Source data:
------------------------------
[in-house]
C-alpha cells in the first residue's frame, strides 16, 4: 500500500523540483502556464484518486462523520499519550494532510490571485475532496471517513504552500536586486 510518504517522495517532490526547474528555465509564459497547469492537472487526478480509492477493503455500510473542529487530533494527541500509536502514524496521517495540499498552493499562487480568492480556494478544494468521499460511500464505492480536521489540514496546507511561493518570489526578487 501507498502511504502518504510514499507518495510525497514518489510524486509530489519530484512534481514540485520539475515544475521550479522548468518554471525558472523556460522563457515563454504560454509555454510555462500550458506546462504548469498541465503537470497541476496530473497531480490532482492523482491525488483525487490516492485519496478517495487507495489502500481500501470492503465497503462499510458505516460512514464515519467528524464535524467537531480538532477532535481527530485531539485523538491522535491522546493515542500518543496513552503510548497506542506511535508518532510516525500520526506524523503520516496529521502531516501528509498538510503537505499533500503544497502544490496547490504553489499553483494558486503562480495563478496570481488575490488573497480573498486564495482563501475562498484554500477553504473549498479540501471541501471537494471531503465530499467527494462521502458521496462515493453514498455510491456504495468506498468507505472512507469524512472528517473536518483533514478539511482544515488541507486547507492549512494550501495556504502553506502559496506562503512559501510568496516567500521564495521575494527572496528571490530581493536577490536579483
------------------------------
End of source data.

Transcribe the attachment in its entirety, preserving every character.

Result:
[in-house]
C-alpha cells in the first residue's frame, strides 16, 4: 500500500523540483502556464484518486462523520499519550494532510490571485475532496471517513504552500536586486 510518504517522495517532490526547474528555465509564459497547469492537472487526478480509492477493503455500510473542529487530533494527541500509536502514524496521517495540499498552493499562487480568492480556494478544494468521499460511500464505492480536521489540514496546507511561493518570489526578487 501507498502511504502518504510514499507518495510525497514518489510524486509530489519530484512534481514540485520539475515544475521550479522548468518554471525558472523556460522563457515563454504560454509555454510555462500550458506546462504548469498541465503537470497541476496530473497531480490532482492523482491525488483525487490516492485519496478517495487507495489502500481500501470492503465497503462499510458505516460512514464515519467528524464535524467537531480538532477532535481527530485531539485523538491522535491522546493515542500518543496513552503510548497506542506511535508518532510516525500520526506524523503520516496529521502531516501528509498538510503537505499533500503544497502544490496547490504553489499553483494558486503562480495563478496570481488575490488573497480573498486564495482563501475562498484554500477553504473549498479540501471541501471537494471531503465530499467527494462521502458521496462515493453514498455510491456504495468506498468507505472512507469524512472528517473536518483533514478539511482544515488541507486547507492549512494550501495556504502553506502559496506562503512559501510568496516567500521564495521575494527572496528571490530581493536577490536579483